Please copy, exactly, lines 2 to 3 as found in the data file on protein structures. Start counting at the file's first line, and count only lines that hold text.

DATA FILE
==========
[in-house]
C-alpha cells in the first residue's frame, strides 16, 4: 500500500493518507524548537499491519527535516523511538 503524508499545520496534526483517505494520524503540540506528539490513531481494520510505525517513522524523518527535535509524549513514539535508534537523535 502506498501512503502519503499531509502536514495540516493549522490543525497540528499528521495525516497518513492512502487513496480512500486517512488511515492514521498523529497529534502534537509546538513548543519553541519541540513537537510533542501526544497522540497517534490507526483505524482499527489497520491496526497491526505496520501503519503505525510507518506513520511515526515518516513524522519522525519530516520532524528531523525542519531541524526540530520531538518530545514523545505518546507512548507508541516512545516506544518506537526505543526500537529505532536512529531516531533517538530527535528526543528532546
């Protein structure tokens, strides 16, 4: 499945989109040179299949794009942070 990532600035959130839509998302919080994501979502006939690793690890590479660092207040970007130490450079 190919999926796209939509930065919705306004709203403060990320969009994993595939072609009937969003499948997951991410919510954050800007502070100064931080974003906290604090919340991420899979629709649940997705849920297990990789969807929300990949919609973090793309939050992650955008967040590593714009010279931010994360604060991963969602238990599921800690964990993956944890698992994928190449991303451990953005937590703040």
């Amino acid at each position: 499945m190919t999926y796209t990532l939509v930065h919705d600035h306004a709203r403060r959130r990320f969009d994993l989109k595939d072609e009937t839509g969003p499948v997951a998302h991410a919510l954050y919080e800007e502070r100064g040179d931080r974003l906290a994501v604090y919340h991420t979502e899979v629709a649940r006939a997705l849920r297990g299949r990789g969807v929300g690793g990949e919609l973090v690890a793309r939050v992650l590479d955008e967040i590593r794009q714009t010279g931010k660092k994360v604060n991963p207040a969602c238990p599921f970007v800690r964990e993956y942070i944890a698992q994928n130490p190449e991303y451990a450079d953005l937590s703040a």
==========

C-alpha cells in the first residue's frame, strides 16, 4: 500500500493518507524548537499491519527535516523511538 503524508499545520496534526483517505494520524503540540506528539490513531481494520510505525517513522524523518527535535509524549513514539535508534537523535 502506498501512503502519503499531509502536514495540516493549522490543525497540528499528521495525516497518513492512502487513496480512500486517512488511515492514521498523529497529534502534537509546538513548543519553541519541540513537537510533542501526544497522540497517534490507526483505524482499527489497520491496526497491526505496520501503519503505525510507518506513520511515526515518516513524522519522525519530516520532524528531523525542519531541524526540530520531538518530545514523545505518546507512548507508541516512545516506544518506537526505543526500537529505532536512529531516531533517538530527535528526543528532546
């Protein structure tokens, strides 16, 4: 499945989109040179299949794009942070 990532600035959130839509998302919080994501979502006939690793690890590479660092207040970007130490450079 190919999926796209939509930065919705306004709203403060990320969009994993595939072609009937969003499948997951991410919510954050800007502070100064931080974003906290604090919340991420899979629709649940997705849920297990990789969807929300990949919609973090793309939050992650955008967040590593714009010279931010994360604060991963969602238990599921800690964990993956944890698992994928190449991303451990953005937590703040």